Monday, 28 September 2020

PC backups

Ah: repairs. We always need repairs. My 'new' PC fell over earlier this year, and - luckily - was repaired quickly by a friend with lots of hardware nous. The fan that came with the PC was far too small to deal with the heat. Simple: upgrade to a Swiss watch-style fan, and all is now ticketty boo. 

I have always meticulously done backups, mirroring to an external HDD. However, I found a flaw in my back-up plans, when - post-repair - my friend suggested that we try dismounting the PC HDD and inserting my back up mirror. It sounded like a great idea.

Except when we tried it, it didn't work. Ah. After much to-ing and fro-ing, we discovered it was the fact that, although the PC would clone to an external HDD, it needed to be POWERED to be able to access the contents. That became a relatively easy fix: I bought a mains power plug and cable for my USB hub and now it works perfectly. 

But it brings home to me the fact that not only do we need a back up, we need to rehearse how we will get that data back onto our system. We need to rehearse restoring from backup before the crisis so that we know it will work. At least now I know.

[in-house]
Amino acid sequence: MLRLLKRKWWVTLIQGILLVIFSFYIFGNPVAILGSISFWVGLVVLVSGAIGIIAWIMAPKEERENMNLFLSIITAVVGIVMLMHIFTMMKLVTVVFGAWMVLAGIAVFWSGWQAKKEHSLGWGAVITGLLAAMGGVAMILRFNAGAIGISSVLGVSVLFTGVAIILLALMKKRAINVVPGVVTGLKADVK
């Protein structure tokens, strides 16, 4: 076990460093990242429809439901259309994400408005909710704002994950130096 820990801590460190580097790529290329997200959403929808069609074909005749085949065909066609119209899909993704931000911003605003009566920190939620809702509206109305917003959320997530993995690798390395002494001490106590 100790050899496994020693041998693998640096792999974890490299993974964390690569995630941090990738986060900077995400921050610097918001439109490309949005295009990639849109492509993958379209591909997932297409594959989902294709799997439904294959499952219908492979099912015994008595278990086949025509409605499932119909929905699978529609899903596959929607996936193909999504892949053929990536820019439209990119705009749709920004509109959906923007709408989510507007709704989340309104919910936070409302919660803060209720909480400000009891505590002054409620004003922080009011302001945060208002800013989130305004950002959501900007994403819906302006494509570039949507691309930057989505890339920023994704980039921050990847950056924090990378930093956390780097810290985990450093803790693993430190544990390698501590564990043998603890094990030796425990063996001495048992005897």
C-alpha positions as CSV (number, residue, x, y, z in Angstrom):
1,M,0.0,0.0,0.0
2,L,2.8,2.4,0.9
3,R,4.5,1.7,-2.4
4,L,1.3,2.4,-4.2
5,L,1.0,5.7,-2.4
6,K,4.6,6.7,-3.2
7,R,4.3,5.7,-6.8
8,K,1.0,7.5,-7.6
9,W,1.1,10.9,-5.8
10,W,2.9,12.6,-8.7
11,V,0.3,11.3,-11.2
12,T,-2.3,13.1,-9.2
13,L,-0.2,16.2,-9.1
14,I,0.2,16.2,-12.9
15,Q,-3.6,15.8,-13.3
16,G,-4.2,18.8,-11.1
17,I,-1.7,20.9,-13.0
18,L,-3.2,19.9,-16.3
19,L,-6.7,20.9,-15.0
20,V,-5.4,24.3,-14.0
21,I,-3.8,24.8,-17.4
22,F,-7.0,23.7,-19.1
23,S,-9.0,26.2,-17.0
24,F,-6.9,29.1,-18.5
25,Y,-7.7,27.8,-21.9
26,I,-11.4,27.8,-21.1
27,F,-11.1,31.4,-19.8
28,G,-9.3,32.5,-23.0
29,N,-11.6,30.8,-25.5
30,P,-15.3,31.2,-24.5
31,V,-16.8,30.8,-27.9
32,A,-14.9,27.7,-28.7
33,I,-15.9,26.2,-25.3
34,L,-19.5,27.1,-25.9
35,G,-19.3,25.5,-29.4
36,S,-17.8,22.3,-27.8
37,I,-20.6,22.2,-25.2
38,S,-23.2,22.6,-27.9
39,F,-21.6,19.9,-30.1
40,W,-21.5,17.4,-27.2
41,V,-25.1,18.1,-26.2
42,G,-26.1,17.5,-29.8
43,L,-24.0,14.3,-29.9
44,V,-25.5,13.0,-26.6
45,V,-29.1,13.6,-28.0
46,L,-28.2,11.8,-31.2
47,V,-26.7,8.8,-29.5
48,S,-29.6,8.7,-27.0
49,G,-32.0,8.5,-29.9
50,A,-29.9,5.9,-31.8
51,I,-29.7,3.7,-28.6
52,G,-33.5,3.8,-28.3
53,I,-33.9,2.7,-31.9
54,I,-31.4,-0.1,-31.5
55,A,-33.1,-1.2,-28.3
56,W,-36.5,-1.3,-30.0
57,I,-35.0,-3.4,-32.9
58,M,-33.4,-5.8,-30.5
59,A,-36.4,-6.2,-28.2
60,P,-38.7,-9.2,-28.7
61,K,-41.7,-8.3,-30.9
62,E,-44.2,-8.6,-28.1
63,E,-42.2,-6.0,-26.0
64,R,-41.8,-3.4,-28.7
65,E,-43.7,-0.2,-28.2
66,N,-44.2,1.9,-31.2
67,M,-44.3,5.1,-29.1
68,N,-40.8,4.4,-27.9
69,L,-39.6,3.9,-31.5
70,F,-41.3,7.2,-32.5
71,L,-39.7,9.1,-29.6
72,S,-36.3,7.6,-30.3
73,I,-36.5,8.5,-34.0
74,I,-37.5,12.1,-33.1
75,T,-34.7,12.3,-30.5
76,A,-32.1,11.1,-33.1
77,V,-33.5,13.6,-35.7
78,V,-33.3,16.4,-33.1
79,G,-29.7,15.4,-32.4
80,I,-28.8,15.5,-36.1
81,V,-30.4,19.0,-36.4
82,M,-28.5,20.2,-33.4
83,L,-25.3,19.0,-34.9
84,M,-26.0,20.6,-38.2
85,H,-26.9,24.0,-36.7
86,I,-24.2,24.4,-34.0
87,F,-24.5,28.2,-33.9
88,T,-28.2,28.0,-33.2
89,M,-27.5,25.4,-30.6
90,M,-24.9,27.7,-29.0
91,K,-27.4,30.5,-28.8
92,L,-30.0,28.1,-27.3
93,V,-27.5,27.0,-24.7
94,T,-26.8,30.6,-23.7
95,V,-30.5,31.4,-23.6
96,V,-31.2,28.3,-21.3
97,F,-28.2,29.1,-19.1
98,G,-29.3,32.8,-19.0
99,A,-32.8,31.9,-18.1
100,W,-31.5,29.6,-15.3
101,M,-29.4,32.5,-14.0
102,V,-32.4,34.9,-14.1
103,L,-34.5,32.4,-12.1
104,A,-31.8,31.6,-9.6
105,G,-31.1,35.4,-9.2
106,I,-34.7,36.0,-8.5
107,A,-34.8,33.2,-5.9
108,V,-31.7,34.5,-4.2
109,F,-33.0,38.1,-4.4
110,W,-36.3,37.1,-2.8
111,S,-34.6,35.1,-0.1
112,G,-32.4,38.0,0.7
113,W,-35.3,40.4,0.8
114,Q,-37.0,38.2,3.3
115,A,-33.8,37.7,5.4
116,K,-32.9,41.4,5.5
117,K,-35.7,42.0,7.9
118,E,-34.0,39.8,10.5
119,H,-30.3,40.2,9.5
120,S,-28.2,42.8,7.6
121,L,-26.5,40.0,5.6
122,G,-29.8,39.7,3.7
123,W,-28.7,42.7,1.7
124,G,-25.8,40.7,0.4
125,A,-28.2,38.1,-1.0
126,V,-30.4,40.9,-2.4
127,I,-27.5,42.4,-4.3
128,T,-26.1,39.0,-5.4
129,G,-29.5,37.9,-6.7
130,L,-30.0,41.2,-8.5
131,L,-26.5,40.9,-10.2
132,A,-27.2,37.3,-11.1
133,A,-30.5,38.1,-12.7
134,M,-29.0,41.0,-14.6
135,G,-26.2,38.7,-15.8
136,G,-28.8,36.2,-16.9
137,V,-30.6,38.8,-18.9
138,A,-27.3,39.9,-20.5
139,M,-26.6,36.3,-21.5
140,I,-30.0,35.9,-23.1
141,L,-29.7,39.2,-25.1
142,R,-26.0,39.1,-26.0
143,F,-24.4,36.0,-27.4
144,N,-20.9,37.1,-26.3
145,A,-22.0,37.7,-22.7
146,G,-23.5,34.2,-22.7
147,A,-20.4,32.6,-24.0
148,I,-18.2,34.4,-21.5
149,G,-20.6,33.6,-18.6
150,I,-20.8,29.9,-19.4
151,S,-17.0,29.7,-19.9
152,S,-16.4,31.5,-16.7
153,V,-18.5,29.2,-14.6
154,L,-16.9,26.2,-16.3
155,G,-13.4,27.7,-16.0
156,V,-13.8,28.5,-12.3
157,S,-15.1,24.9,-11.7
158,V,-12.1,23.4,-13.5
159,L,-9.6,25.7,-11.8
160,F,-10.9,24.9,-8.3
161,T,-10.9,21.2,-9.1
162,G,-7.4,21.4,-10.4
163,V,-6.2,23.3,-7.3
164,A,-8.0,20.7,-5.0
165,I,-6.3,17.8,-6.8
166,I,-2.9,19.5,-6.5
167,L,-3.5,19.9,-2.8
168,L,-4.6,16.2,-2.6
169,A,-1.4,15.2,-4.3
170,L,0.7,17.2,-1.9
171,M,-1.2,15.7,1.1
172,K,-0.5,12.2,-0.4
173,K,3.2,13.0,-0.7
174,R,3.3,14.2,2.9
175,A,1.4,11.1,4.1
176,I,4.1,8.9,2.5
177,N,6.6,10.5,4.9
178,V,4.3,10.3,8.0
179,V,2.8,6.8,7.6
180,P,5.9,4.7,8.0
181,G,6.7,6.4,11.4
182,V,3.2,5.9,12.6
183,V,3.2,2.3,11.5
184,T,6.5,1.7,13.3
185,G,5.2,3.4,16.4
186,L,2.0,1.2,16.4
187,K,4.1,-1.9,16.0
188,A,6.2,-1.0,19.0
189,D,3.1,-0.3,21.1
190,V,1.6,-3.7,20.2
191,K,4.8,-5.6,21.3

I also got a new piece of kit in the process. To back up my solid state HDD where I store my software, I am now using Seagate's DiscWizard to clone this drive. I love how QUICK it is, and how easy it is to use. The other piece of kit I use for my data files is FreeFileSync (here). This too runs quickly. My backups take less time than they used to each week: it used to be an all night process for my 4TB of data. I now run my backup procedure on a Tuesday night while watching a movie. 

Whatever you do, rehearse a catastrophe. See if you can use your backups, before you need them in the wild. 

And a last couple of points. Remember to store your backups off site. Not in your car: cars are more likely to be involved in an accident, get broken into, or be stolen more often than your office is! Schedule your backups regularly. Mine is in my diary. Time can slip by all too quickly, and once you realise that something horrible is going wrong, it will be too late. Even a day's work can be a flaming nuisance to have to redo, but a week's work will take a lot of weeks to recreate. 

Keeping data safe takes planning. So plan :-D


Sam

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